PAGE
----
Line installers and repairers held about 249,400 jobs in 2012. Nearly two-thirds worked in the telecommunications and construction industries.
The industries that employed the most line installers and repairers in 2012 were as follows:
|Wired telecommunications carriers||29%|
|Electric power generation, transmission and distribution||23|
|Utility system construction||18|
|Building equipment contractors||11|
|Local government, excluding education and hospitals||6|
The work of line installers and repairers can be physically demanding. Line installers must be comfortable working at great heights and in confined spaces. Despite the help of bucket trucks, all line workers must be able to climb utility poles and transmission towers and balance while working on them.
Their work often requires that they drive utility vehicles, travel long distances, and work outdoors.
They often must work under challenging weather conditions, including in snow, wind, rain, and extreme heat and cold, in order to keep electricity flowing.
Injuries and Illnesses
Line workers encounter serious hazards on their jobs and must follow safety procedures to minimize danger. For example, workers must wear safety equipment when entering underground manholes and test for the presence of gas before going underground.
Specifically, electric power-line workers have hazardous jobs. A worker can be electrocuted if he or she comes in contact with a live cable on a high-voltage power line. When workers engage live wires, they use electrically insulated protective devices and tools to minimize their risk.
Power lines are typically higher than telephone lines, increasing the risk of severe injury from a fall. To prevent injuries, line installers use fall-protection equipment when working on poles or towers. Safety procedures and training have significantly reduced the danger for line workers. However, the occupation is still among the most dangerous. As a result, telecommunications and electrical line workers have a rate of injuries and illnesses that is higher than the national average.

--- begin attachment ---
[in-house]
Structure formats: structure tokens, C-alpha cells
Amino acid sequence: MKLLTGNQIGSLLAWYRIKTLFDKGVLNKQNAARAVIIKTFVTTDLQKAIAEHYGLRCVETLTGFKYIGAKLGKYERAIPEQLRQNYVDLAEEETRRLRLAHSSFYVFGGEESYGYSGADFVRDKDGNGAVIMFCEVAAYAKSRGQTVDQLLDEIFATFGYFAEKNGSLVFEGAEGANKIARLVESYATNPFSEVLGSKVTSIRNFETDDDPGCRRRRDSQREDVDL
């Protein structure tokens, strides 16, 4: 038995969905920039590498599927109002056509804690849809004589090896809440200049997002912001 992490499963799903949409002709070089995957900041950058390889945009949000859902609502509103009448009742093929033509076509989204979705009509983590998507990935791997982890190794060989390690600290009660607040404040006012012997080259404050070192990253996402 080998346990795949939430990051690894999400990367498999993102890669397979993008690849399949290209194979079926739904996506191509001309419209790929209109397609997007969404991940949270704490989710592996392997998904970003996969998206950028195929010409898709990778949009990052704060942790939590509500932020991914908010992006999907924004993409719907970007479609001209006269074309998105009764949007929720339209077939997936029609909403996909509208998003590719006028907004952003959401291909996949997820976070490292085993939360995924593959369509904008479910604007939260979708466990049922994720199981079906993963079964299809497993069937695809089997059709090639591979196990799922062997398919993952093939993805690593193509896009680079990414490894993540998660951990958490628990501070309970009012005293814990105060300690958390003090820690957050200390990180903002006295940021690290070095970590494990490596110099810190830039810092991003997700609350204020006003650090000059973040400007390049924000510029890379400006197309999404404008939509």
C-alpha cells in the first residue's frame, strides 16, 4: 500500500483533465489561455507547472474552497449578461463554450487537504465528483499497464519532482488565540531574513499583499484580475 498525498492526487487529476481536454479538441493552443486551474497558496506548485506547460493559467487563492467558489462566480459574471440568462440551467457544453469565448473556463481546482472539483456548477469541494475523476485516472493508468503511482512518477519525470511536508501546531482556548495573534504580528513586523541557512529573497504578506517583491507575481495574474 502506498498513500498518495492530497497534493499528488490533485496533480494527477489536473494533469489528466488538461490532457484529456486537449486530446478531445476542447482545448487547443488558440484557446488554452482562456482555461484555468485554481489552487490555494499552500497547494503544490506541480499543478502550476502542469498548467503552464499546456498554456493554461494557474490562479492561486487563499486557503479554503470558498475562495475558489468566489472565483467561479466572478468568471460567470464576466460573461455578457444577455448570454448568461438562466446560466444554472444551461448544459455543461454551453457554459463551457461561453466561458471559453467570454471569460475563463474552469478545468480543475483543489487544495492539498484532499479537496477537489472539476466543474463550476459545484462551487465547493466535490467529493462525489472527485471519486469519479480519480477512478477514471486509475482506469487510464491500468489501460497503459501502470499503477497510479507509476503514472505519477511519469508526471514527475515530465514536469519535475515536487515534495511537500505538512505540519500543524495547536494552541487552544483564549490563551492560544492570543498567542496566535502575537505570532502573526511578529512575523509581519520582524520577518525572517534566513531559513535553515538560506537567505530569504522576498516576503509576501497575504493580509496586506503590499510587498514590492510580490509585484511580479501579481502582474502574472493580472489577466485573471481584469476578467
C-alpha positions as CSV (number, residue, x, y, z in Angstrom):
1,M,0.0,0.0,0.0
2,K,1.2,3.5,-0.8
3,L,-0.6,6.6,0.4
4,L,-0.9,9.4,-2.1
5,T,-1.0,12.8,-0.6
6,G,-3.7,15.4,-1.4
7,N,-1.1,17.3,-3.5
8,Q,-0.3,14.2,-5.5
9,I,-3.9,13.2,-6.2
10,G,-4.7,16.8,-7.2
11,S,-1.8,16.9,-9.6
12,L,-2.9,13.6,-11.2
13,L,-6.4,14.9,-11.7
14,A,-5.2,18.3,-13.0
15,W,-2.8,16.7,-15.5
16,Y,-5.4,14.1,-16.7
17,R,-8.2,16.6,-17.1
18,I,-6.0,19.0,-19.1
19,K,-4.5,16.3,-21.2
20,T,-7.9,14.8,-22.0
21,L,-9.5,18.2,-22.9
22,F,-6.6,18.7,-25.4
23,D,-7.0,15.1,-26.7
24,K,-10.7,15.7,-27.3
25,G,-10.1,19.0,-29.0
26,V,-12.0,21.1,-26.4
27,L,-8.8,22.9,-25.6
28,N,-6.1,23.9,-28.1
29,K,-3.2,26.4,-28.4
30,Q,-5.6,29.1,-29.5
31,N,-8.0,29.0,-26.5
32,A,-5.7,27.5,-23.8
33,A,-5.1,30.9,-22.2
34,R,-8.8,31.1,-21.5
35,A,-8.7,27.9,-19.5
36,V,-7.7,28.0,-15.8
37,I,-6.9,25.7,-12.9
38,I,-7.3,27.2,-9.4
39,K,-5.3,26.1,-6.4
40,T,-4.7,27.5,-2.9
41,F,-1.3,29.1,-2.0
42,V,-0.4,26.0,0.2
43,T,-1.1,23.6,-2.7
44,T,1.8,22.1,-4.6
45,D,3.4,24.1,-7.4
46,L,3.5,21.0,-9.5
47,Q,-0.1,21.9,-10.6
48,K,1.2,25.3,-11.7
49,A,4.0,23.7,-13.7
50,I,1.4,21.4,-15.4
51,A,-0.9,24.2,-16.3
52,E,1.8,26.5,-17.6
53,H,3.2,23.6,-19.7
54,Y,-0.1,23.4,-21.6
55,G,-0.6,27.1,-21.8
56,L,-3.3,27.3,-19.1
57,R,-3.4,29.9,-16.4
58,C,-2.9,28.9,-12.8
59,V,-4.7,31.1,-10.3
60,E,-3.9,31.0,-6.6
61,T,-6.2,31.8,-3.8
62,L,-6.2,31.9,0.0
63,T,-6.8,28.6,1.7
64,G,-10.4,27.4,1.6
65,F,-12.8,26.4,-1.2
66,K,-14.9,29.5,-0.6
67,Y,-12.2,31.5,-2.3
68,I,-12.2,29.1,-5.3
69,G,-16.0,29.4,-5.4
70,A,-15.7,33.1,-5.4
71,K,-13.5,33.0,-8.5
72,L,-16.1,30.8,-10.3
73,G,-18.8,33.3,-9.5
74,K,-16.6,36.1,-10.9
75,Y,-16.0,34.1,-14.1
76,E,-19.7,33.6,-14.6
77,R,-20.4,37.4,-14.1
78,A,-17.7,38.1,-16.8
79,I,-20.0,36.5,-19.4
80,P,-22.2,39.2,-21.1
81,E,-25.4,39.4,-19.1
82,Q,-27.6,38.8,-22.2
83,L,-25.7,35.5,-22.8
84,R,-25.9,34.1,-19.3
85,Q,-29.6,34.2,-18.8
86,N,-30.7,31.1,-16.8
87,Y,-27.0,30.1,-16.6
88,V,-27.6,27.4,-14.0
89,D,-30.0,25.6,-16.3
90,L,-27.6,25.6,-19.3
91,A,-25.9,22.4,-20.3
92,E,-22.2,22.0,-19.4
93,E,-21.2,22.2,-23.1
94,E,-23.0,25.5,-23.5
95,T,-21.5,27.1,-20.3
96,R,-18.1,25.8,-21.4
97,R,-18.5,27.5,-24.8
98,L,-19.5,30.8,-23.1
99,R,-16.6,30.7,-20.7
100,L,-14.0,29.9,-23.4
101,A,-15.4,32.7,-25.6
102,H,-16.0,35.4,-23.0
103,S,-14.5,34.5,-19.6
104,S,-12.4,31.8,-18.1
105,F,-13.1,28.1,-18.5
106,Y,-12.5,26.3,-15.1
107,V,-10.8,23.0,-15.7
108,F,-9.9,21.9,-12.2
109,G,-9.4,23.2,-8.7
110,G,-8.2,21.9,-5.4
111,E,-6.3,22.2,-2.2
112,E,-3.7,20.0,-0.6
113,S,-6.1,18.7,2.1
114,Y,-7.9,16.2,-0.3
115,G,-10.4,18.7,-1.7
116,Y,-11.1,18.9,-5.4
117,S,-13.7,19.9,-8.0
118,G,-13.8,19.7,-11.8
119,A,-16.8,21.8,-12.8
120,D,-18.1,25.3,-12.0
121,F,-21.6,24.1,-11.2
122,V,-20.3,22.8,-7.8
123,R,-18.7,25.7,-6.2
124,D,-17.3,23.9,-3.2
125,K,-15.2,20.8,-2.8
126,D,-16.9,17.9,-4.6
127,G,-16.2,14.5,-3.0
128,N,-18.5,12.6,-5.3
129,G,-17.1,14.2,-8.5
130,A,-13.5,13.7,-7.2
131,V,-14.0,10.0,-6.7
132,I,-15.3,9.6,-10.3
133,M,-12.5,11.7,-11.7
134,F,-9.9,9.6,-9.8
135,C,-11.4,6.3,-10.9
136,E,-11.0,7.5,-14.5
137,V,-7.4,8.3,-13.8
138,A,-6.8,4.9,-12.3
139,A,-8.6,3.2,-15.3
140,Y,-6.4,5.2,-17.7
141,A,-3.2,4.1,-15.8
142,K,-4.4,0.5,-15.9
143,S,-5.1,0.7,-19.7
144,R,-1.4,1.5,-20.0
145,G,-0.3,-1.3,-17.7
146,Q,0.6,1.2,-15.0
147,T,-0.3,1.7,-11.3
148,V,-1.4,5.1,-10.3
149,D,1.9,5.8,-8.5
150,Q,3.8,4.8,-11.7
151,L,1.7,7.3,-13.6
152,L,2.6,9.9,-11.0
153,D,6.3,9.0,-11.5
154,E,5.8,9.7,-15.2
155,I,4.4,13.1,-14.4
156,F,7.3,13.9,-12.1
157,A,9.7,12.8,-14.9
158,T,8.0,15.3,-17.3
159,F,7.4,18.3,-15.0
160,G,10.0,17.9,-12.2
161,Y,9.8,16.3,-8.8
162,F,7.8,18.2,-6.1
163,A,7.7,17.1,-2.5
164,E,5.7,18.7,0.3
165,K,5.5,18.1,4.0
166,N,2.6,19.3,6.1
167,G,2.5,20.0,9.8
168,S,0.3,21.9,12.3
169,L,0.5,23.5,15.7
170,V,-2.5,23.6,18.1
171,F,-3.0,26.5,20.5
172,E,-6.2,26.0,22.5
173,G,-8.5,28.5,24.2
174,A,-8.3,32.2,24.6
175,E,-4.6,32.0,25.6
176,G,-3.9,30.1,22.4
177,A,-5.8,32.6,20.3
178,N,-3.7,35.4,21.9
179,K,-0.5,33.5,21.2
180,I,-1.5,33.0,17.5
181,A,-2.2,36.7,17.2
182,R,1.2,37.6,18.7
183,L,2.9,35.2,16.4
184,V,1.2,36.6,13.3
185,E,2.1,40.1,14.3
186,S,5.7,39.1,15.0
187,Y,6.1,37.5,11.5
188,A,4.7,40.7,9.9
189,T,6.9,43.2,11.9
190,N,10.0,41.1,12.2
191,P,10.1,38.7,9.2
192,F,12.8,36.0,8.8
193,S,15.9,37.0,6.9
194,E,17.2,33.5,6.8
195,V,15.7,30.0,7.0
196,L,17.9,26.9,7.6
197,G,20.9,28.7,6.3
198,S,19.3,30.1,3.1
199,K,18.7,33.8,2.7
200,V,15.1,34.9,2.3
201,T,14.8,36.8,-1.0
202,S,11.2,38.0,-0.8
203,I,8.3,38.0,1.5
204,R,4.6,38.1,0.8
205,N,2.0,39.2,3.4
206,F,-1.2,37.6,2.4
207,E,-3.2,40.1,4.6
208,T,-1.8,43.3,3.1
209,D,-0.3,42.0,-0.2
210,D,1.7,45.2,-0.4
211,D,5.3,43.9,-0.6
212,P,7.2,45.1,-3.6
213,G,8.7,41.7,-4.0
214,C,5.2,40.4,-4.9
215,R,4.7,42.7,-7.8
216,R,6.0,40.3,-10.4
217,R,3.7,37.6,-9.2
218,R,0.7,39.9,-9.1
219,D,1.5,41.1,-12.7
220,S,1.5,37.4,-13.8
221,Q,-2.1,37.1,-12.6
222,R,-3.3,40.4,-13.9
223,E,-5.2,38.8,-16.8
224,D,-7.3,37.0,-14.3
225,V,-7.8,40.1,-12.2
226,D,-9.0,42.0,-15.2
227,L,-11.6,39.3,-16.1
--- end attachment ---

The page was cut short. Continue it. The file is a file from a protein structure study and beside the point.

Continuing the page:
Although most work full time during regular business hours, some line installers and repairers must work evenings and weekends. In emergencies or after storms and other natural disasters, workers may have to work long hours for several days in a row.
To become proficient, most line installers and repairers require technical instruction and long-term on-the-job training. Apprenticeships are common.
Most companies require line installers and repairers to have a high school diploma or equivalent. Employers prefer candidates with basic knowledge of algebra and trigonometry. In addition, technical knowledge of electricity or electronics obtained through military service, vocational programs, or community colleges can also be helpful.
Many community colleges offer programs in telecommunications, electronics, or electricity. Some programs work with local companies to offer 1-year certificates that emphasize hands-on field work.
More advanced 2-year associate’s degree programs provide students with a broad knowledge of the technology used in telecommunications and electrical utilities. These programs offer courses in electricity, electronics, fiber optics, and microwave transmission.
Electrical line installers and repairers often must complete apprenticeships or other employer training programs. These programs, which can last up to 5 years, combine on-the-job training with technical instruction and are sometimes administered jointly by the employer and the union representing the workers. For example, the National Joint Apprenticeship and Training Committee offers apprenticeship programs in four specialty areas. The basic qualifications to enter an apprenticeship program are as follows:
- Minimum age of 18
- High school education or equivalent
- One year of algebra
- Qualifying score on an aptitude test
- Pass substance abuse screening
Line installers and repairers who work for telecommunications companies typically receive several years of on-the-job training. They also may be encouraged to attend training from equipment manufacturers, schools, unions, or industry training organizations.
Licenses, Certifications, and Registrations
Although not mandatory, certification for line installers and repairers is also available from several associations. For example, the National Joint Apprenticeship and Training Committee offers certification for line installers and repairers in several specialty areas.
In addition, The Fiber Optic Association (FOA) offers two levels of fiber optic certification for telecommunications line installers and repairers.
Workers who drive company vehicles usually need a commercial driver’s license.
Entry-level line workers generally begin with an apprenticeship, which includes both classroom training and hands-on work experience. As they learn additional skills from more experienced workers, they may advance to more complex tasks. In time, they advance to more sophisticated maintenance and repair positions in which they are responsible for increasingly large portions of the network.
After 3 to 5 years of working, qualified line workers reach the journey level. A journey-level line worker is no longer considered an apprentice and can perform most tasks without supervision. Journey-level line workers also may qualify for positions at other companies. Workers with many years of experience may become first-line supervisors or trainers.